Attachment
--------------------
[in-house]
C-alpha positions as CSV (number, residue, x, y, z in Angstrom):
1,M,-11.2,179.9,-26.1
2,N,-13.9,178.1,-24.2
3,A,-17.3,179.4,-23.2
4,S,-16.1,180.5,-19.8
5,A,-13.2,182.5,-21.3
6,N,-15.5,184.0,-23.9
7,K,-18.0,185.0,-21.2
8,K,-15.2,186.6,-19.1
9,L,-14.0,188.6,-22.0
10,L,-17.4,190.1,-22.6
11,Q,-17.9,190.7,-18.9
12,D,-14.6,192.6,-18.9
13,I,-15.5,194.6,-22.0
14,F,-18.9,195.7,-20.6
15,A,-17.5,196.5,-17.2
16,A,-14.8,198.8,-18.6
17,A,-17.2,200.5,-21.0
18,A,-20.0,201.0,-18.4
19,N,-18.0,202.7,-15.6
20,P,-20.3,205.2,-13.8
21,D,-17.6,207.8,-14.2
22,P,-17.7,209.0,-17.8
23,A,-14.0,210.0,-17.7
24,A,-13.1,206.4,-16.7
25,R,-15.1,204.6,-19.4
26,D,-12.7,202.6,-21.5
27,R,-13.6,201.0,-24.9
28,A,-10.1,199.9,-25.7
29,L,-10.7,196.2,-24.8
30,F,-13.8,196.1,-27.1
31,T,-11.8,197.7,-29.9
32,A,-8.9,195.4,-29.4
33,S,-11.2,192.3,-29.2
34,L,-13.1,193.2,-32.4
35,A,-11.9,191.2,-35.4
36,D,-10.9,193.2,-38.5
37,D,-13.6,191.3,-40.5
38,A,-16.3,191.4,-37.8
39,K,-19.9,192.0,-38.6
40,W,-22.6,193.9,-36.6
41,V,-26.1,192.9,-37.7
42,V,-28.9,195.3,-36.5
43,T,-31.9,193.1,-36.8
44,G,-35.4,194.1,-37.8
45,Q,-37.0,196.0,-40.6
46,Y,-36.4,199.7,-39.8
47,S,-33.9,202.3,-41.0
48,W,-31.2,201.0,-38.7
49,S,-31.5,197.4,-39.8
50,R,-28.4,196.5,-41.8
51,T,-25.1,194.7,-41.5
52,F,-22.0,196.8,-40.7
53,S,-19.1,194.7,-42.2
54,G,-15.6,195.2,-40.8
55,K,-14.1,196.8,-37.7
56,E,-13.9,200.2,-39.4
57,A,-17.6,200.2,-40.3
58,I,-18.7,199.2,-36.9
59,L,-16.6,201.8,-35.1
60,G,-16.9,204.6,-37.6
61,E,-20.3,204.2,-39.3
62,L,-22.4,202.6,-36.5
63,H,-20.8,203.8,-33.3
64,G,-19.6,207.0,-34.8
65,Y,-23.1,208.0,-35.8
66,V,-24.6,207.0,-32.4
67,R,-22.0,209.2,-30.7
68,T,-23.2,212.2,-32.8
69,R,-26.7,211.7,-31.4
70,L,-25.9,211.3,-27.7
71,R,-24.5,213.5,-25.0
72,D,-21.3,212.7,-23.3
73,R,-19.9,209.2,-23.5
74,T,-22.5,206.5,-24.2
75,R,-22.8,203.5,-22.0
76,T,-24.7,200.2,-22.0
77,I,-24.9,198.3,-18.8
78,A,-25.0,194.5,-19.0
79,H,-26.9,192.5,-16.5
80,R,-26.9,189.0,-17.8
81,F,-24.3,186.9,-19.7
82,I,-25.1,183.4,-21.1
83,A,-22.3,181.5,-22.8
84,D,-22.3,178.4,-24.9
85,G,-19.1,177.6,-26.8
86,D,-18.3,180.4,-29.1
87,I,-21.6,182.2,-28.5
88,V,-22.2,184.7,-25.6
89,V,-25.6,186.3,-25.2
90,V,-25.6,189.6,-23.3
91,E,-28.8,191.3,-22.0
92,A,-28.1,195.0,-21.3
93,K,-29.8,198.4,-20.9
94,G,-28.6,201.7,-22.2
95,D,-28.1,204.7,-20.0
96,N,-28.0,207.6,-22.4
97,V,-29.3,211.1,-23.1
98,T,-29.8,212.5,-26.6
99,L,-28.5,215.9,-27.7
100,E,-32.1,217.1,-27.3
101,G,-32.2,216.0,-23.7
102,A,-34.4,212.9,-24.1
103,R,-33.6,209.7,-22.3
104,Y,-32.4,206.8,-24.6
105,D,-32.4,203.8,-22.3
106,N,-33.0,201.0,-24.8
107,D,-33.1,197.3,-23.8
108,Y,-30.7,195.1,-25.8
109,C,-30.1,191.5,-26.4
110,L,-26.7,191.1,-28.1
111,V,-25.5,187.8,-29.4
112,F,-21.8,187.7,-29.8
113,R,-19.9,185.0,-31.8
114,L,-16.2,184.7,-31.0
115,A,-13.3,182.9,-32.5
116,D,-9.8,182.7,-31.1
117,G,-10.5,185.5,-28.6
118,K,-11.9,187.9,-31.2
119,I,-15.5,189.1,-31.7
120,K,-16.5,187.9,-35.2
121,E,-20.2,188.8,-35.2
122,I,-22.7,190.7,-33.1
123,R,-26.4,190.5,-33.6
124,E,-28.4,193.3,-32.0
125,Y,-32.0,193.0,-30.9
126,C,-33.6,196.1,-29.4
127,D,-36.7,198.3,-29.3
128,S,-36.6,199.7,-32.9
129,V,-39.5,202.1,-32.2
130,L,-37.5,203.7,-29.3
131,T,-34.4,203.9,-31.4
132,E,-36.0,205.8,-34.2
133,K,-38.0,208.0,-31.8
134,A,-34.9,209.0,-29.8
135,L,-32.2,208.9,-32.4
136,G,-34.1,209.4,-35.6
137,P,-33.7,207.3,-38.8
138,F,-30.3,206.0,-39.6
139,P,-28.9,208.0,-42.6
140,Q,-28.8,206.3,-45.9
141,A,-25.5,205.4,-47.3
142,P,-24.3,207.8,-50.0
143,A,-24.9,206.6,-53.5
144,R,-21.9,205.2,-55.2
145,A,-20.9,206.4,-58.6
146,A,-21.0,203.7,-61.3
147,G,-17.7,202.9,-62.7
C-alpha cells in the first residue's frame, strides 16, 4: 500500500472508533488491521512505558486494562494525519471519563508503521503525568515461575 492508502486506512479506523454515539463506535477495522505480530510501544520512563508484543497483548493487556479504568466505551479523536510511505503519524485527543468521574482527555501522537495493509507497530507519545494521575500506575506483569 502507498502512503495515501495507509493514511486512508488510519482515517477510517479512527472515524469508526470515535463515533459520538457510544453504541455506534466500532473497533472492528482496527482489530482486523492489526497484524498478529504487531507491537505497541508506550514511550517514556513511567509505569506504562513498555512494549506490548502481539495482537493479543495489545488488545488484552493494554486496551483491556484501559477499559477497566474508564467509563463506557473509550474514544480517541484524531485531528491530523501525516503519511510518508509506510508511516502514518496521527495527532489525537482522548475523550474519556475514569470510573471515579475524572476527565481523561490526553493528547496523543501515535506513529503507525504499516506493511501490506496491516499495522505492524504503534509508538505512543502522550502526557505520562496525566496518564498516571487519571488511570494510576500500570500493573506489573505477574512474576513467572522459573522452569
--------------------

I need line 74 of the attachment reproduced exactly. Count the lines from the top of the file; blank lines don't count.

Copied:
72,D,-21.3,212.7,-23.3